by Preston Dozsa
previewed on PC
Standard, But Not Quite Ordinary
Virtually every MMO is comprised of two parts: Player vs Environment and Player vs. Player. Some MMO’s focus on one or the other, while others aim for some combination of the two. But what most of them have in common is that you can’t experience either fully until you reach max level. And if you do manage to reach the fabled level cap, it takes a lot of time and effort in order to fully reach parity with others. In other words, it takes a long time before the fun really begins. Which is why I was pleasantly surprised to play Forge, a new game from Dark Vale Games that eschews the traditional format on MMO PvP combat and focuses on what's fun: players killing each other. No leveling, no gear hunting, and no time wasting. Just straight up, pure PvP. And by God if it isn’t entertaining.
Forge should be instantly familiar to anyone who has played an MMO before. In the third person perspective, you control one of five unique character classes with a wide variety of abilities. Up to 32 players will engage in team based combat across a variety of maps, three of which have been implemented so far. All of the modes are your classic multiplayer match ups, including Team Deathmatch, Capture the Flag, and King of the Hill. It’s easy to grasp and understand, and there’s nothing really special about the modes themselves.
Easy to Learn, Simple to Master
Control wise, Forge handles well. All of the controls are customizable, so you can experiment to find your preferred scheme. Though if you’re used to PvP in MMO’s, I recommend hotkeying your abilities to the number bar as it will make the overall gameplay much easier to grasp. Unlike most MMO’s however, you do have to keep your cursor centred on the enemy if you want your attacks hit. It’s like a third person shooter in that respect, and it admittedly does take some time to get used to. That said, when you do get used to it, Forge really opens up with possibilities.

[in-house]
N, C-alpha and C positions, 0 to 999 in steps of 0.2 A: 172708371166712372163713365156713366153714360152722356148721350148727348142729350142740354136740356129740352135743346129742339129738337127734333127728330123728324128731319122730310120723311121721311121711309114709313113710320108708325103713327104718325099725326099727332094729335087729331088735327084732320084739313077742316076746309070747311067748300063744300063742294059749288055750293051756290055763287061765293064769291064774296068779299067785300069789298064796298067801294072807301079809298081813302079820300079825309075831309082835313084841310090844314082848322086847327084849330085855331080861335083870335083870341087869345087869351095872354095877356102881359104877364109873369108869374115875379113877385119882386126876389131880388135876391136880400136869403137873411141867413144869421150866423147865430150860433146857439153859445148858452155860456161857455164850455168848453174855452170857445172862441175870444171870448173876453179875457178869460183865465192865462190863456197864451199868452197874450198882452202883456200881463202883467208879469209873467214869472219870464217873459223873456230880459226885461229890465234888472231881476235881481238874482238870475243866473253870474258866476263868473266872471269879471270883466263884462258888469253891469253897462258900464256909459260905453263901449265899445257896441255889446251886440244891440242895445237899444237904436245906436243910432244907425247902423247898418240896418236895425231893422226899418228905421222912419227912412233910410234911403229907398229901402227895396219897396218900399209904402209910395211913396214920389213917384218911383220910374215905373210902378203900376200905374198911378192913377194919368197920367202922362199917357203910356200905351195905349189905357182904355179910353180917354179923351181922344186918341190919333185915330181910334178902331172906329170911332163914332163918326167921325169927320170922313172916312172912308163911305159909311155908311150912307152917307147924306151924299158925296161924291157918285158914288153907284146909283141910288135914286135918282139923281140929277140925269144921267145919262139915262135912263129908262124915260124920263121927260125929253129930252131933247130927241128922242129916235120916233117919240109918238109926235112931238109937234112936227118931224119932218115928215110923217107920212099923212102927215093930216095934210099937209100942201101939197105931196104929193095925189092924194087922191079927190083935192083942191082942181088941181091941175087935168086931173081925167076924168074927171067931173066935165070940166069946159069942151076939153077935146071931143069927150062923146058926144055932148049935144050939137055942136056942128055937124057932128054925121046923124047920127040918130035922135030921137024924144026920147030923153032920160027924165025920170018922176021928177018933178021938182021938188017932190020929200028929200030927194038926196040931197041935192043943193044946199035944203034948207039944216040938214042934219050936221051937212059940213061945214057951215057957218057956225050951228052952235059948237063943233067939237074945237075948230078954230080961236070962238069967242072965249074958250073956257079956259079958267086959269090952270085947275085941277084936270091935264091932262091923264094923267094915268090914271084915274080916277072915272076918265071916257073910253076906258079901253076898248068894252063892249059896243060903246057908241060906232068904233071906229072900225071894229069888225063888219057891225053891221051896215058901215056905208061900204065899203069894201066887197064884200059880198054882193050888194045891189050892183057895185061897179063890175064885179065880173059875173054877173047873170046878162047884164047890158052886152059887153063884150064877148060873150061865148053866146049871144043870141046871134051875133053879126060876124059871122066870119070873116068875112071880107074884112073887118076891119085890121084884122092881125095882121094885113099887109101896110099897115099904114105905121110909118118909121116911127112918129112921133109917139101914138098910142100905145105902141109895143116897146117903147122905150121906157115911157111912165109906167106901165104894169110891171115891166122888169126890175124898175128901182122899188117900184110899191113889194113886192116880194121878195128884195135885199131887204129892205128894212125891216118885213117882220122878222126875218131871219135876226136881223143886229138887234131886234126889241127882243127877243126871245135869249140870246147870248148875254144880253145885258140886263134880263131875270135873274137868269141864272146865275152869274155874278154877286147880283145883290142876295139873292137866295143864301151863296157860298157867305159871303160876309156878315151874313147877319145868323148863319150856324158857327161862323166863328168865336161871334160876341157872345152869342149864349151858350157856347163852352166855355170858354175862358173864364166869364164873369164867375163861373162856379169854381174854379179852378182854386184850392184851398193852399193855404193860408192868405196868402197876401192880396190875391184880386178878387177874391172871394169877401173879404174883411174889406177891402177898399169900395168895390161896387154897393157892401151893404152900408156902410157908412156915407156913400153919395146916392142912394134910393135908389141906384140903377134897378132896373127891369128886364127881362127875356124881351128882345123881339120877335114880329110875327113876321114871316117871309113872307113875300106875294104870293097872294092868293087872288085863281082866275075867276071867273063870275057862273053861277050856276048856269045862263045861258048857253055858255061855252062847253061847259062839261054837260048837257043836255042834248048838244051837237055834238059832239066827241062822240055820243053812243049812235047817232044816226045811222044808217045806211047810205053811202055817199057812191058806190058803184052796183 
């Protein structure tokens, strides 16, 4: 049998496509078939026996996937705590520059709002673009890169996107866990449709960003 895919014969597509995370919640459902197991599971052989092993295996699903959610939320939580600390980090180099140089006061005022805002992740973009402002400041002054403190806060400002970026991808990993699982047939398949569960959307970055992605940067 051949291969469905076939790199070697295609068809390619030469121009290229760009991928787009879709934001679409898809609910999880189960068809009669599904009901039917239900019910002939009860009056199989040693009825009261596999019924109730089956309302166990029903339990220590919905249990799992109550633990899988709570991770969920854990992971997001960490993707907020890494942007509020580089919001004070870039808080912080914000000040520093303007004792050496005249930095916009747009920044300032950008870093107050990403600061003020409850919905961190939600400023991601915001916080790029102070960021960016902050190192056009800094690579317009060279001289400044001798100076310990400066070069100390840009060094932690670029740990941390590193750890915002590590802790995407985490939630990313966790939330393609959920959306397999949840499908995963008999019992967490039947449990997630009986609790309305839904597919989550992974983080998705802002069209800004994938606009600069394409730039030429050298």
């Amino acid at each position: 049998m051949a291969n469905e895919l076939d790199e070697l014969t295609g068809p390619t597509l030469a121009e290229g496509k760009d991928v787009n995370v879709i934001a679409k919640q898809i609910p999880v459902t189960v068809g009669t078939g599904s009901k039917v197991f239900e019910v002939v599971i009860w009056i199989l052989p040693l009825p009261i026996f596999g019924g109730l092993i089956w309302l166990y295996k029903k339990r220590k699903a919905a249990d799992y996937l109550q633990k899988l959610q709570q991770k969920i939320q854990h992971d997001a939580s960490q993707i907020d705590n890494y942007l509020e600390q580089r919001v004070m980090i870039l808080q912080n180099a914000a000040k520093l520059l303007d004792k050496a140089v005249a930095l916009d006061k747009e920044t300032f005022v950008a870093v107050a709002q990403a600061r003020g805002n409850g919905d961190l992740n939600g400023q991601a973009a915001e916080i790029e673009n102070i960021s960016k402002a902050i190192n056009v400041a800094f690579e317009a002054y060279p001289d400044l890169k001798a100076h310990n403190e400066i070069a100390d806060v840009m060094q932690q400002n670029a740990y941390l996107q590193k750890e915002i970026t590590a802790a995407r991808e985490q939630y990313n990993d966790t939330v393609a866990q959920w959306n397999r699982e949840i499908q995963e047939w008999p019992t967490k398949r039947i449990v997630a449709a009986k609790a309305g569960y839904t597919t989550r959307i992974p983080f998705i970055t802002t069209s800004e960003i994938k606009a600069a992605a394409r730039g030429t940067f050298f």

As stated previously, you have the choice between five classes to unleash your player killing ways. There’s the stealth based Assassin, the ranged and trap specialist Pathfinder, the fire based Pyromancer, the hulking and imposing Warden, and the supportive Shaman. Classic archetypes to be sure, but a blast to utilize nonetheless. I particularly enjoyed playing as the Pyromancer, who possesses the ability to launch opponents a good distance away, but can also be used to launch the Pyromancer himself across the map at great speeds. Flying Pyromancers are as awesome as they sound, though I believe that the enemy team would hate me for encouraging their use.